By GORDON GLANTZ
“Our lives are to be used and thus to be lived as fully as possible, and truly it seems that we are never so alive as when we concern ourselves with other people.”
– Harry Chapin
GORDONVILLE — I hit a T intersection this week.
And it turned out to be the intersection of Truth.
To the left – my usual way to turn – I had the Silly Putty that is the daily folly of your president (not mine) and more mass shootings du jour.
To the right – the path of least resistance (i.e. decrying political correctness) — there were the likes Facebook banning this and that but not that or this, and the slippery slope we are now skiing down at warp speed.
I also had the U-Turn — Mother’s Day. I was already off and running with a list of all-time greatest movie moms that would have left me on life support (i.e. would have nearly killed me to include moms from movies I otherwise loathe – “The Sound of Music” and “Forest Gump.).
Instead, I decided to carve out a new path – and plow straight ahead – by hanging out a shingle in the Town Square.
It reads: Let me tell your stories.
This epiphany happened after I delivered a few extra copies of The Times Herald from a few Sundays back to the Plymouth Meeting home of Nick DiDomenico, the nearly 100-year-old World War II veteran featured in last Sunday’s paper.
DiDomenico thanked me – up and down and inside and out – for telling his personal story of survival, which I can’t believe went untold when it was right under our noses all these years.
I found myself thanking him back.
Why? Because I was truly grateful to have the chance to tell it.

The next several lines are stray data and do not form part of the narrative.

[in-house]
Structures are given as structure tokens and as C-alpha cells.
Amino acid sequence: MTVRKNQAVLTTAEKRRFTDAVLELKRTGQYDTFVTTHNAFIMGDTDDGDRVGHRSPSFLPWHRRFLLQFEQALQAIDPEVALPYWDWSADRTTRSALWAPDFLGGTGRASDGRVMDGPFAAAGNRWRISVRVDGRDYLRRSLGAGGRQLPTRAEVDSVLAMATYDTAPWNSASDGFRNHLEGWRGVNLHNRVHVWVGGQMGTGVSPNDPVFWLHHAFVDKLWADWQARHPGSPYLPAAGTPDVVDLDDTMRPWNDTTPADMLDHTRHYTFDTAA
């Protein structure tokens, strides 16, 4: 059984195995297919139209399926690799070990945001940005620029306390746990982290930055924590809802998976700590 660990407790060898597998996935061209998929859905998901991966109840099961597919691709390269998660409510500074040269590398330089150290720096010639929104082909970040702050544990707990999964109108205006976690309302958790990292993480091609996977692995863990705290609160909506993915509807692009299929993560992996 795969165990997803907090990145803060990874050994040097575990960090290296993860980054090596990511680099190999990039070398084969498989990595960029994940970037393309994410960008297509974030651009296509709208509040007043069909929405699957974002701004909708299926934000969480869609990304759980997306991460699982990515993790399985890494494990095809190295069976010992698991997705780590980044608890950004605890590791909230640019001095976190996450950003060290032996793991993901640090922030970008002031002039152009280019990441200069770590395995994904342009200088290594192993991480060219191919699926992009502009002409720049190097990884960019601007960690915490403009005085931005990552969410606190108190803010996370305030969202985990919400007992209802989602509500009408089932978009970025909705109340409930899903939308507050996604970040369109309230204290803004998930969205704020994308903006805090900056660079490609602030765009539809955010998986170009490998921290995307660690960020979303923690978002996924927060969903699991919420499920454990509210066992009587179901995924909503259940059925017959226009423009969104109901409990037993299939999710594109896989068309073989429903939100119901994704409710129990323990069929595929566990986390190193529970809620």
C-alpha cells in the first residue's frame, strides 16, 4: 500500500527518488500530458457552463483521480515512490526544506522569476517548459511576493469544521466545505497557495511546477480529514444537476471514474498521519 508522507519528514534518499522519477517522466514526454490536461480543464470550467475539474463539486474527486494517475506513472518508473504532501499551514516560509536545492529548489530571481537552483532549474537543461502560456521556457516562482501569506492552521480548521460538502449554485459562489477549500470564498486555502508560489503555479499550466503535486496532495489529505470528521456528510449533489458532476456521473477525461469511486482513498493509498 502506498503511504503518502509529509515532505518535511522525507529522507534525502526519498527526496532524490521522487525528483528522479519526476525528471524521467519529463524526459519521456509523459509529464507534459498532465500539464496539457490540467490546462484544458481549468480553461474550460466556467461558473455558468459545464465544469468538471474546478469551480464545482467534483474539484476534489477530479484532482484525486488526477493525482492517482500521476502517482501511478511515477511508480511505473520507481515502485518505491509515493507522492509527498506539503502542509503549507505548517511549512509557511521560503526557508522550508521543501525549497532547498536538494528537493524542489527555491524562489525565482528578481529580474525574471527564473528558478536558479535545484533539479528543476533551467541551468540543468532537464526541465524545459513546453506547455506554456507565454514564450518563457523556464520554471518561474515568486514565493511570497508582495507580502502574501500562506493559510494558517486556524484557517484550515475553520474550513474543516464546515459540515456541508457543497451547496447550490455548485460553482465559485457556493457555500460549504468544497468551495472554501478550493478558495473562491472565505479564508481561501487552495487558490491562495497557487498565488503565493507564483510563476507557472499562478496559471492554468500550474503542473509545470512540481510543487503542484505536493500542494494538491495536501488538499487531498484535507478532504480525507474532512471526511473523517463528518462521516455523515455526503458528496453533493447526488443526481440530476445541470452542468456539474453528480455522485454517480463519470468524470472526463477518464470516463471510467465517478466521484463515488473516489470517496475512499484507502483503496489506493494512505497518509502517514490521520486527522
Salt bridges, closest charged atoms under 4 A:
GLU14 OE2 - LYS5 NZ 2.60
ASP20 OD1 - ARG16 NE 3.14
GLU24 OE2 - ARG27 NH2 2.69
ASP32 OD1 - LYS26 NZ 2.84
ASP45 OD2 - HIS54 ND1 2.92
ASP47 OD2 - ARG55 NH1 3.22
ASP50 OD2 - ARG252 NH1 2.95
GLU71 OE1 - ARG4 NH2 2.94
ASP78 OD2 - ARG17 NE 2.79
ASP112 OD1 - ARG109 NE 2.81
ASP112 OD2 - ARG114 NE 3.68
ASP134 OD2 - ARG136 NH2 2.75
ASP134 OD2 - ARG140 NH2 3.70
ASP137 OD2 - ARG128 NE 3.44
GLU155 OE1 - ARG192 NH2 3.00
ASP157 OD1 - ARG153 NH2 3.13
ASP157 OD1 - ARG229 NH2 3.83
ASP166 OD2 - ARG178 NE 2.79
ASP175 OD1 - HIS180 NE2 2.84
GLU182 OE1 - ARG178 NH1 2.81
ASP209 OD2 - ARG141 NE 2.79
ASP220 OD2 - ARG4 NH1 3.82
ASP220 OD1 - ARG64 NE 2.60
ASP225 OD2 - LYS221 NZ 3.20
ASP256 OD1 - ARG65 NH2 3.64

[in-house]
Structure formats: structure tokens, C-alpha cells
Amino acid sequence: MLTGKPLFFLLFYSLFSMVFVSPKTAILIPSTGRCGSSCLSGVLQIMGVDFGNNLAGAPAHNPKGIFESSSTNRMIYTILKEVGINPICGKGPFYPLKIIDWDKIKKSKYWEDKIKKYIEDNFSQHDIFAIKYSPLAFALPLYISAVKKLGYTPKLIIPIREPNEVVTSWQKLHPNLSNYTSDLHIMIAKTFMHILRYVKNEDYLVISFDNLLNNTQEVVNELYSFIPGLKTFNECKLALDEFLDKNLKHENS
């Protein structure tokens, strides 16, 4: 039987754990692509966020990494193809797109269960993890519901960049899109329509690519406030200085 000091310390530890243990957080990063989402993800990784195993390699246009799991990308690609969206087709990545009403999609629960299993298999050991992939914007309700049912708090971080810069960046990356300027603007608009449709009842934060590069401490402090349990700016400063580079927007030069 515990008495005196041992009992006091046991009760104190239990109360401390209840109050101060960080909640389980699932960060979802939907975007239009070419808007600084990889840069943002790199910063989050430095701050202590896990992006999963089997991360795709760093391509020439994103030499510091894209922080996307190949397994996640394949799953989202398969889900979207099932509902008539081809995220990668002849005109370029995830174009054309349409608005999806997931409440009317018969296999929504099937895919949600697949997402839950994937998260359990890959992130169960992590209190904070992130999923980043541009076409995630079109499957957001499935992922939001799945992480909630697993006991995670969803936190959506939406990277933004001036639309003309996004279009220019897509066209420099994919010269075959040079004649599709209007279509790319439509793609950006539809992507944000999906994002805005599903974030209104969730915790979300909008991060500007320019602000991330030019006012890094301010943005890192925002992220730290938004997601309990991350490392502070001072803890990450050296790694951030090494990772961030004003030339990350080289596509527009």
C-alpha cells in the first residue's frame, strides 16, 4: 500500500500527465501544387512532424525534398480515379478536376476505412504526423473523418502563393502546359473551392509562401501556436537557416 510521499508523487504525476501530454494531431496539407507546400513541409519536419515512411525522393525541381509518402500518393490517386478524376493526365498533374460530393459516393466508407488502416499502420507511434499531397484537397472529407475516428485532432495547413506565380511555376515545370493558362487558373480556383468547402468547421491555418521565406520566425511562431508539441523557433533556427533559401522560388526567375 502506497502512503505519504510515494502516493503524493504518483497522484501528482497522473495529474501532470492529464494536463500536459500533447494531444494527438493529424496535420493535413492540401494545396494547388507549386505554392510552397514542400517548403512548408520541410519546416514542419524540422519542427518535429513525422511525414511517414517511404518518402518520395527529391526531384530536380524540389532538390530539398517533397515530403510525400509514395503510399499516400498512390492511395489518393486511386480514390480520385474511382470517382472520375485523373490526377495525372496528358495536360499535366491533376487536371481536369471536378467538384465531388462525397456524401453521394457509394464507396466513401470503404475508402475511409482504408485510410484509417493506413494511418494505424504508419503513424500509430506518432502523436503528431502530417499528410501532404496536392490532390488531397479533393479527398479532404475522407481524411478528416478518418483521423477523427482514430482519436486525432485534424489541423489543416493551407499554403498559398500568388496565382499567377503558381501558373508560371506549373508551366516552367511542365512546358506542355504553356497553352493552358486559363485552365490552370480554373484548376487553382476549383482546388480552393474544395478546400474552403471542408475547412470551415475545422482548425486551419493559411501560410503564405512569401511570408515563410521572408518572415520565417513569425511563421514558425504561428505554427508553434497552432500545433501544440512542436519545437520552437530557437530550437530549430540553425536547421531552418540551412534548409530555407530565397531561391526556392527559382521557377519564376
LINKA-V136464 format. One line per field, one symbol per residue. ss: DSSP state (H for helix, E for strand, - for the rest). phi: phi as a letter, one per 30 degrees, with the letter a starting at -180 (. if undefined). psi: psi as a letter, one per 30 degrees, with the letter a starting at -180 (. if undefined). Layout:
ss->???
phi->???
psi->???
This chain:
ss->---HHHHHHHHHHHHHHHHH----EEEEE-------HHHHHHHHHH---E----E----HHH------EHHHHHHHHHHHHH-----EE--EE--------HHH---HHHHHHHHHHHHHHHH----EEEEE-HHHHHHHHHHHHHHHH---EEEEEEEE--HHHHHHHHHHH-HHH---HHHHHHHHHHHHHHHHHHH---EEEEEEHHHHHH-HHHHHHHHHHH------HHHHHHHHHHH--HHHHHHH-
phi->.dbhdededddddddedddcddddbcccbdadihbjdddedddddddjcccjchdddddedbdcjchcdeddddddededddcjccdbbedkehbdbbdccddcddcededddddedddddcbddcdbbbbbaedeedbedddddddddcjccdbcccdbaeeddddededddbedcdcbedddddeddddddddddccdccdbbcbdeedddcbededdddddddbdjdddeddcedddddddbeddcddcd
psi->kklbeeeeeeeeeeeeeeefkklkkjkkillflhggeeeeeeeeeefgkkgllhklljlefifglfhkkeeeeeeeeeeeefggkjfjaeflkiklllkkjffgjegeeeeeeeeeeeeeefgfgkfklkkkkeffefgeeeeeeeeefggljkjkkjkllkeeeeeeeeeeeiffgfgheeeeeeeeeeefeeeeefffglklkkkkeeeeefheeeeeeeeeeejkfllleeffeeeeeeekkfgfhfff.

Writers write, and story tellers tell stories. I may not be able to do a lot of things well – just ask my wife – but I have those skills down cold.
Telling stories can be a tricky business, though. I have been at it long enough to know that they need to be told in not only the right place and time, but in the right context.
What struck me about my conversation with DiDomenico, who still has a handshake that could break your fingers, was that his fascinating story of survival in the South Pacific was one he really didn’t have much interest in telling when his train pulled back into town after his tour of duty.
At the time, he was just grateful to be home, and to go on with his life.
But that was in 1946, when he came home after being an atomic bomb away from having to go in with a backpack and bayonet in hand and fight the Japanese on their turf.
Now a widower of a more than three decades, and about to become a centenarian, he felt a sudden need to tell his story. There was a sense of satisfaction that it had be done.
As we chatted, while waiting for his Meals on Wheels to arrive, you could sense a burden had lifted off his chest.
He was still answering phone calls on his throwback phone with a “What do you want?” instead of “hello,” but had more of a sense of humor about it.
At nearly 100 – there will be a celebration at the Greater Plymouth Community Center when it becomes official in August – it was almost like he was a new man.
At 54, so was I.
Like the lead character in the 1941 film “Sullivan’s Travels,” who realizes he was put on earth to make comedy movies, it affirmed my long-held suspicion about what I was put on earth to do.
Whether it is songs or human interest features, my purpose is to tell stories.
You need not be anyone of major importance – or self-importance — to have your story told.
I have no real interest in the tales of kings and queens, let alone those who think they are via some bizarre birthright.
As we find out from DiDomenico, the most compelling stories come from people who don’t think their stories are worth telling.
Well, guess what? They are.
If DiDomenico’s story slipped through the cracks for so many years, it makes me wonder how many more are out there.
We may have people in our community who fought for Civil Rights, valiantly served in the Vietnam War (or protested against it at equal risk and bravery) or countless other compelling stories.
If you are not sure, let me decide.
If you are not one to toot your own horn, or if you are reading this and know of someone with an intriguing story to be told, you know where I am.
At the intersection of Truth.
This column originally ran in The Times Herald on May 12.